The State Botanical Garden of Georgia was among 28 public gardens in the U.S. to receive funding from the U.S. Botanic Garden and the American Public Garden Association to help support its urban agriculture and community food-growing programs.
The $15,000 award will help the garden continue to produce fruits and vegetables for food-insecure Athens-area residents and will help fund an online summer camp that teaches middle school students about food and nutrition.
“Awards like this allow us to continue to offer our services and programming and resources to the public,” said Cora Keber, director of education at the State Botanical Garden. “While we’re not directly serving people currently with our regular experiential learning programming, we’re still providing needed produce to the community.”
Garden staffers have continued to grow and harvest produce from the Dig and Grow section of the Alice H. Richards Children’s Garden, which has been closed since March because of COVID-19. The produce, usually part of educational programming for children, now is donated to Campus Kitchen, a program within the UGA Office of Service-Learning (OSL) that collects food and prepares meals for senior adults, most of them grandparents raising grandchildren.
A portion of the awarded funding will also help Grow It Know It, another program within OSL, continue and expand its online summer program for middle school students. That program, typically held during the summer months at Clarke Middle School, focuses on agriculture and family and consumer science activities, with topics that include crop science, composting, food science and cooking. Grow It Know It provides materials for campers to engage in the activities at home with lessons online. Both OSL and the State Botanical Garden are UGA Public Service and Outreach units.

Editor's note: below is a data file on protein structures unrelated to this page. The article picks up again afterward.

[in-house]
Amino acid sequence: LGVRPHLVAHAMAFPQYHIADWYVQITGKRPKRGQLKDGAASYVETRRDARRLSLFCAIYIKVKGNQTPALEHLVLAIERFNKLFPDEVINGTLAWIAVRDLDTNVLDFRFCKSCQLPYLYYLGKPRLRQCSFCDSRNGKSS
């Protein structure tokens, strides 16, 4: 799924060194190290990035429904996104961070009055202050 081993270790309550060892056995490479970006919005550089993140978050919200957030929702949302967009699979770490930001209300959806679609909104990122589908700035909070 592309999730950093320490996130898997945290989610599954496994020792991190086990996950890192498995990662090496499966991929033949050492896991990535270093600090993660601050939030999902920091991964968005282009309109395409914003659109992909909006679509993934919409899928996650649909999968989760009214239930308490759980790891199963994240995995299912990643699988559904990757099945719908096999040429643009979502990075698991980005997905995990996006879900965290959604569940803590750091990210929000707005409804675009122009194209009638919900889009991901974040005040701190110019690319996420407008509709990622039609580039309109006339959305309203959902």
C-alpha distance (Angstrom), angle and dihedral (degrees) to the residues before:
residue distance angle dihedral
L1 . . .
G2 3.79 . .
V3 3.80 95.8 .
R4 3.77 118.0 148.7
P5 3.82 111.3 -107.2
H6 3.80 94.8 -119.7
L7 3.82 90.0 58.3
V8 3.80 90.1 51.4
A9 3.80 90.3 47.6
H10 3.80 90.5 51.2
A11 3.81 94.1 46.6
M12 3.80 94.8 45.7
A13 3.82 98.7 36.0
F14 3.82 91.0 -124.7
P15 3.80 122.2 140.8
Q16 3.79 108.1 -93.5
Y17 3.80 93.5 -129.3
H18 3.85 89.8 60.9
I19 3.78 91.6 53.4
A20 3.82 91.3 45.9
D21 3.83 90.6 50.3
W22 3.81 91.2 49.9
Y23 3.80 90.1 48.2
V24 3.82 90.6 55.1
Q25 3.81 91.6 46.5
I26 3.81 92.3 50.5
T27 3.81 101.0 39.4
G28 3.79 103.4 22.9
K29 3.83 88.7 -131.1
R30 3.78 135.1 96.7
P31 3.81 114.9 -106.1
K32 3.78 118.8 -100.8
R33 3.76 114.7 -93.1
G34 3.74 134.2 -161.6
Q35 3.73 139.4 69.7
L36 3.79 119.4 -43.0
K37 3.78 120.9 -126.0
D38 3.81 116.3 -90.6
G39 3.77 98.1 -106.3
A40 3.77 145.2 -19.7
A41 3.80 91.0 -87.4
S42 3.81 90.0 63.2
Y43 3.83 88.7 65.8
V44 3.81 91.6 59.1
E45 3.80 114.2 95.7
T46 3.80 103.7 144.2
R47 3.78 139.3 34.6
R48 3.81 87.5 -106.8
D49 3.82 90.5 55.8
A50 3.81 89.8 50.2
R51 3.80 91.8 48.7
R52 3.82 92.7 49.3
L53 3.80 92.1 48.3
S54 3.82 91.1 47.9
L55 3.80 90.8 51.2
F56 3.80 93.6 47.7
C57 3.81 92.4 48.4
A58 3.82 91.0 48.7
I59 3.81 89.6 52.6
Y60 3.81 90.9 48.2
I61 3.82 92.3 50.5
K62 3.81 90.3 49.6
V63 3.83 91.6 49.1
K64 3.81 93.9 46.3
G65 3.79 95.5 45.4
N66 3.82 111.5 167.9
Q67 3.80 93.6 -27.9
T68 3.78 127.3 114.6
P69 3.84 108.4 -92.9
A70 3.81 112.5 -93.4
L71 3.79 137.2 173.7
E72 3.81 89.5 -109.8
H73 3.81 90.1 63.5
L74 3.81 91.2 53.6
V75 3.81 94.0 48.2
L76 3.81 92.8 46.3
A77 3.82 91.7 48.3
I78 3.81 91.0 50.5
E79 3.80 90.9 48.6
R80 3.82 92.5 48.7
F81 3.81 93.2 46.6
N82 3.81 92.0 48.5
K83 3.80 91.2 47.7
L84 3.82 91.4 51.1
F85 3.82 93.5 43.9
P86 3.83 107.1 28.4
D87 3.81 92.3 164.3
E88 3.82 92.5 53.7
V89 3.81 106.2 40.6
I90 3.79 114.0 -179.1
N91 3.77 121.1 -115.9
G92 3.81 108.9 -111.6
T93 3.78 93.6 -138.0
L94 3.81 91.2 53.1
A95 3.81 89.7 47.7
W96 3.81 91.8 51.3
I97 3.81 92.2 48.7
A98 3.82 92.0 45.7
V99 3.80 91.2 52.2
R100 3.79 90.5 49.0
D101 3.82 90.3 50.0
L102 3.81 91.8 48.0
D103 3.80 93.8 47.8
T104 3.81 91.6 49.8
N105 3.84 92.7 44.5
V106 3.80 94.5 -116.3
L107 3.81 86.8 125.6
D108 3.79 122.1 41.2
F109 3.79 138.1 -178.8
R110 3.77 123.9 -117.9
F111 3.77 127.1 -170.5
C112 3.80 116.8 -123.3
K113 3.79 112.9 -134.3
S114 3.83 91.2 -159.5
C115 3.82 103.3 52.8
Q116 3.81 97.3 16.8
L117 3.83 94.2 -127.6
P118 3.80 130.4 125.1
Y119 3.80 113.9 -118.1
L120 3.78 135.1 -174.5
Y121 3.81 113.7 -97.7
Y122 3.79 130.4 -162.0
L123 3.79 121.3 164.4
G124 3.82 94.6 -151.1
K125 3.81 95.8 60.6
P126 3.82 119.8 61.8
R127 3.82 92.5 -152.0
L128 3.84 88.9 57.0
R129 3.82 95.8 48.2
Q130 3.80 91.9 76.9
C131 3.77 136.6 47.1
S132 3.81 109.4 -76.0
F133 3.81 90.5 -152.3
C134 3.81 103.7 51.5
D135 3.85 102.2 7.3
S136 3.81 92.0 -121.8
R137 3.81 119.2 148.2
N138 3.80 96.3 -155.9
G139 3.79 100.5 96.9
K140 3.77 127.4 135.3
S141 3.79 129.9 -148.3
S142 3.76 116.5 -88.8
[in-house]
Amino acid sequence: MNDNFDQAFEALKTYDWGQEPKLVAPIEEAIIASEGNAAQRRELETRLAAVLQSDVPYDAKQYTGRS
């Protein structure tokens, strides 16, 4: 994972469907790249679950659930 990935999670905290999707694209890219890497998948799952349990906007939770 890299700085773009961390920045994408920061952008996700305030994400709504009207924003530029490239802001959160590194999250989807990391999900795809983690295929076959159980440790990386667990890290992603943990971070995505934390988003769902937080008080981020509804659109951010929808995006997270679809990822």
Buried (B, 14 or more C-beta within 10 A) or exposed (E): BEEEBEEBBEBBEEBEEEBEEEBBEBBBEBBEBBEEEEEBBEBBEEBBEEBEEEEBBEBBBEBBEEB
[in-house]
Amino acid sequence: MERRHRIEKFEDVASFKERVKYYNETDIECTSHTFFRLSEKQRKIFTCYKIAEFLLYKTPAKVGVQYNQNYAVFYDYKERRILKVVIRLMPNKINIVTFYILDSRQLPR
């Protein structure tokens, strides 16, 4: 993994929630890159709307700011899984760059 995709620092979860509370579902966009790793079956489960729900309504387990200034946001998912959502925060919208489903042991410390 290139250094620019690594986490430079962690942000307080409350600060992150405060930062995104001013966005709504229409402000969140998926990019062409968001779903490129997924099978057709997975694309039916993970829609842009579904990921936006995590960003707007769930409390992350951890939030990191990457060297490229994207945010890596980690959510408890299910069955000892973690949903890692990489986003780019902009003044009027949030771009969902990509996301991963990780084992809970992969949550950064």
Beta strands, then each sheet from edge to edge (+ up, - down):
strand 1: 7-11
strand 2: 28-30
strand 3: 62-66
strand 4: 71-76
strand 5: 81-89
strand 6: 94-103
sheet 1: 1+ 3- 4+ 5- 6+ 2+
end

“Especially now, during this unprecedented health and economic crisis, communities need access to healthy, fresh foods” said Saharah Moon Chapotin, executive director of the U.S. Botanic Garden. “We are proud to be able to support our fellow public gardens in their vital work of helping local communities grow and gain access to more fruits and vegetables and achieve better nutrition.”
The State Botanical Garden of Georgia is one of 28 public gardens across the United States awarded a total of $378,000 through the Urban Agriculture Resiliency Program, which aims to promote resilience, grow capacity, prevent shortfalls and gather best practices from established programs across the U.S. public gardens community.
Beyond providing immediate support, the Urban Agriculture Resilience Program will provide insight into successful approaches and future opportunities for public gardens—though varying program models—to improve food access and advance food and agriculture education in urban communities, particularly during times of crisis.
“We appreciate the fantastic work public gardens across America are doing every day to support communities to provide horticultural knowledge and food security, especially during this very challenging time,” said Casey Sclar, executive director of the American Public Gardens Association.
Writer: Aaron Cox, email@example.com, 417-483-5919
Contact: Cora Keber, firstname.lastname@example.org, 706-542-6158